For example, the VASIMIR engine in particular uses radiowave bombardment to dislodge electrons from the orbital shell of a noble gas. The resulting cold plasma (soup of charged particles) is then shuttled from the Helicon Coupler via preliminary magnets to the second part of the engine – called the Ion Cyclotron Resonance Chamber
At this point stronger electromagnets compress the energised particles in to a small region centre-steam, heating the plasma while “squeezing” it out of a tailpipe at the end. The resulting accelerated plasma propels the vessel forward without ever actually making contact with the engines solid support structure inside.
In the process the researchers have somehow managed to increase energy output by a whole order of magnitude while simultaneously eliminating heat as an obstacle entirely. What results ultimately, is more then a ten fold decrease in costs associated with propulsion.
Another particularly unique feature about the engine is that it is incredibly adaptable compared to most other propulsion technologies. VASIMIR actually stands for variable specific impulse engine. Specific impulse is the total impulse (or change in momentum) delivered per unit of rocket propellant. In other words it is how fast you can go based on the fuel you have.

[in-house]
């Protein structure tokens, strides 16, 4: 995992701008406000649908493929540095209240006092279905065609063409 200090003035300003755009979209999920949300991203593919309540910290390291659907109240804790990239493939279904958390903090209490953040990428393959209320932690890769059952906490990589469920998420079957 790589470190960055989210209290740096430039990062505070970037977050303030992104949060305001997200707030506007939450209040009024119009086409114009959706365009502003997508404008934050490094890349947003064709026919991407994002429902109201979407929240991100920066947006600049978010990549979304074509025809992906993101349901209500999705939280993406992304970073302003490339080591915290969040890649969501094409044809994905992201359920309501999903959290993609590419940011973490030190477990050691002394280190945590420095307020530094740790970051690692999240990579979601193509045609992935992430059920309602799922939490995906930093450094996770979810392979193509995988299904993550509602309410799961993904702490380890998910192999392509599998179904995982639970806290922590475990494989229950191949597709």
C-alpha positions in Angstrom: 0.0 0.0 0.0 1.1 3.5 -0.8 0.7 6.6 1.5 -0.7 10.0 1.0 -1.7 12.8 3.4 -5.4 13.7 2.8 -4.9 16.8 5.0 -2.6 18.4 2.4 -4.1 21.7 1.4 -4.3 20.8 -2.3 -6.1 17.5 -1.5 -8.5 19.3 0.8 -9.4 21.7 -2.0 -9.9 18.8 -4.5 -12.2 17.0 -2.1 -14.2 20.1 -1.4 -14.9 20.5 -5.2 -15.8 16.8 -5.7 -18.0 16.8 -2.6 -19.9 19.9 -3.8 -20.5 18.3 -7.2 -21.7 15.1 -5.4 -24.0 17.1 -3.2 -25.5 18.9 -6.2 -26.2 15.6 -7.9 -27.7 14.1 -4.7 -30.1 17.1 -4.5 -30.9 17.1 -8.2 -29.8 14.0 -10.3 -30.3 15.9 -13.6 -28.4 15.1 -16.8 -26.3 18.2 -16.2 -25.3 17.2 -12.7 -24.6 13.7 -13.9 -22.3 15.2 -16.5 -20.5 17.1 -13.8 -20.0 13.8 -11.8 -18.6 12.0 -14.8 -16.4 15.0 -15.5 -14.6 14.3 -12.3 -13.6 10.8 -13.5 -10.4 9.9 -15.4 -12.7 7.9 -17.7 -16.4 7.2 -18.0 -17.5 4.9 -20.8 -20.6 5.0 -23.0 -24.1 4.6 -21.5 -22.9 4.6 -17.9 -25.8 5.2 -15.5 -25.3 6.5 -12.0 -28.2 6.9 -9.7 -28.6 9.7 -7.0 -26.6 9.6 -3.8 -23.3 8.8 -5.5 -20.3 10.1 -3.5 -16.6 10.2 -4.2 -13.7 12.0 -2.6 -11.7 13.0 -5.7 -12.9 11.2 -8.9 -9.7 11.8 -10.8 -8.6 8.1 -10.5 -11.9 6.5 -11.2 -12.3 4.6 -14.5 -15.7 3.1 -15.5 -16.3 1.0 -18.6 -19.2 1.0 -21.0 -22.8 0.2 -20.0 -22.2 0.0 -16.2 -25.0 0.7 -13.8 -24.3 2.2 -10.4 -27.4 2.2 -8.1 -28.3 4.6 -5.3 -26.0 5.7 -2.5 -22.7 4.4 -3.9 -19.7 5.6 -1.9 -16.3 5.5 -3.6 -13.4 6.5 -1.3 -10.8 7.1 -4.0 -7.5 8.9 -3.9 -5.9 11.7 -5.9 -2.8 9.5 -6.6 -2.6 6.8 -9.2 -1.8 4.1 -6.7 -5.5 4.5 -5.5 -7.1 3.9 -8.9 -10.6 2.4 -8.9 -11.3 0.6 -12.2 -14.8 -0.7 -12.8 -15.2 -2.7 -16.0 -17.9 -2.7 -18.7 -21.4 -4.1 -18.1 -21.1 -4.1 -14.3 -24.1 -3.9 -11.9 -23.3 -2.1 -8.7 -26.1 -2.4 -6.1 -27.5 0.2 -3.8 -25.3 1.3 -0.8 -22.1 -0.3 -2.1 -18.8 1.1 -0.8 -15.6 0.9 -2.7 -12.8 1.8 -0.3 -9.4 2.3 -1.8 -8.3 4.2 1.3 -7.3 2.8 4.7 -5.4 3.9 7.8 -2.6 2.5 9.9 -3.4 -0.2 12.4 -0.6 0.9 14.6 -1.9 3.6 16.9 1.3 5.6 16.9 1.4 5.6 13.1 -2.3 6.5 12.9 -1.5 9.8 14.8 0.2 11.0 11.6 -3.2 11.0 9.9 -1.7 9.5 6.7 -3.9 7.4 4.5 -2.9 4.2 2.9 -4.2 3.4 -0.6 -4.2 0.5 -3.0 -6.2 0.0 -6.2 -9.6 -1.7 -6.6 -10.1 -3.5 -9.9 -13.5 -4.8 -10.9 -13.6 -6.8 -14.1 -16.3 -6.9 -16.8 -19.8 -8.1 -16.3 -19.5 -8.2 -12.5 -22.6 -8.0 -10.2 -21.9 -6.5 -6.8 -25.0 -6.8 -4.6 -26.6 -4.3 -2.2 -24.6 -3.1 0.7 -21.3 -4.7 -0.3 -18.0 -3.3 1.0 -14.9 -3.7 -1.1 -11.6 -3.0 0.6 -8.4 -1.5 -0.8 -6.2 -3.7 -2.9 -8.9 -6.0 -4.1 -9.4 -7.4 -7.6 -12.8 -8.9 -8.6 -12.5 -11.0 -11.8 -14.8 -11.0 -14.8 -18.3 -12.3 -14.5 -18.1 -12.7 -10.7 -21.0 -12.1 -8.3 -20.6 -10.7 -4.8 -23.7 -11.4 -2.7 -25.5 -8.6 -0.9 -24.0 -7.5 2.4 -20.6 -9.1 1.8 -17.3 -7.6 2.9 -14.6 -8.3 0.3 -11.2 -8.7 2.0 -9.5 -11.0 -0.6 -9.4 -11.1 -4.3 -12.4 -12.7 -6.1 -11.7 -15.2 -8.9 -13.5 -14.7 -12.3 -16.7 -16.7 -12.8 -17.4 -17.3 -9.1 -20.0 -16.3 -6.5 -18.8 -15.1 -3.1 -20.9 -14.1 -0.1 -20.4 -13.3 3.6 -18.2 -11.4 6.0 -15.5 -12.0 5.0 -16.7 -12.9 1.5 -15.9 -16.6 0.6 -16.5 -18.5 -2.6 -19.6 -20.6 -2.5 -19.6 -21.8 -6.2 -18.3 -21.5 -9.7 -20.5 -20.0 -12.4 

Ordinary chemical rockets are often stuck on one “specific impulse” however with VASIMIR, a plasma powered device – you can switch between low/high impulse by alternating magnets to change the temperature. A simple change, with even more positive repercussions for travel time, costs etc. This means that for example, far less “swapping out” needs to occur before an orbital VASIMIR engine can be re-purposed for interplanetary travel. Making it a sort of swiss army knife of propulsion.
Since this technology is expected to lower the cost of space travel by a whole order of magnitude one can only begin to imagine what kind of things are made possible that weren’t before, and how many people could gain access to space that had none previously. By offering those entrepreneurs with the will and means to start a business in outer space we may witness a rebirth of public interest in the place beyond our clouds.